Published on October 29, 2018

As the end of the year approaches and with it the season of awards ceremonies, it’s useful to consider how to respond when your child doesn’t receive a prize.

Disappointment is an inevitable part of life and learning to cope productively is an important skill to have for a happy life.

Here’s some tips about how parents can help:

Talk about what matters.

The best lesson is to enjoy learning and activities for themselves, not for prizes and accolades. Some students desperately want always to be the best. Ask your child, “What does the prize really mean to you?” If it is recognition for work well done, help them see what a good year they have had and how much they have accomplished. It’s their own sense of satisfaction that really matters.

 

Don’t blame the school. 

Those who give prizes are usually keenly aware of their responsibility and are thoughtful and conscientious in their decisions. Decisions are made in good faith.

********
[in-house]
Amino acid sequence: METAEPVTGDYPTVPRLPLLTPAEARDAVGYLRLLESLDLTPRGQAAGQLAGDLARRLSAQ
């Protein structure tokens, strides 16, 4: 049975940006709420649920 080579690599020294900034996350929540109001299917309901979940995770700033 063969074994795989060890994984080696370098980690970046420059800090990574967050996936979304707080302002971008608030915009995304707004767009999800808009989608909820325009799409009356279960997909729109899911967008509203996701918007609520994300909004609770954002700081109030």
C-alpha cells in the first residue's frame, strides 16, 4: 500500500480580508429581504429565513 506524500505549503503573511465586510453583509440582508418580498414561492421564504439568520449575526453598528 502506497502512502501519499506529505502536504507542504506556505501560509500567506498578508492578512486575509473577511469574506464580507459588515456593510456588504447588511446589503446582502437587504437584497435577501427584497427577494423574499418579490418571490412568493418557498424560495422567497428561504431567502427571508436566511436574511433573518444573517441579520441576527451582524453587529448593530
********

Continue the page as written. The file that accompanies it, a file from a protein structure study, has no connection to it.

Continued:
Take the long view.

Short of a Nobel, most prizes don’t really have a long-term effect on anyone’s life. After they are given, they have a short shelf life and quickly decline in importance. How many adults can truly point to a childhood prize making a deep impact on their future?

 

Accept that feelings provide us with choices.

Children can focus on their own unhappiness or be happy for their classmate. Bad feelings fade quickly.

 

Learn to find joy in the success of other people.

Disappointment provides an opportunity to take joy in someone else’s success. That’s difficult but the ability to enjoy another’s good fortune is part of an emotionally mature life.

 

Focus on happy memories. 

If a child cares enough about an activity to be disappointed by not winning a prize, that activity has been important. Celebrate the year’s work as a family. By focusing on the happy memories, the lessons learned, the personal growth and skills developed and the relationships cultivated, parents can help lessen the very real sting of feeling passed over. Acknowledge their disappointment and help your child stay focused on what is most valuable. That way, you help them develop resilience and emotional maturity.

 

Reference: From the Principal’s Digest Newsletter Volume 24, Number 51 – acknowledgement Braden Bell.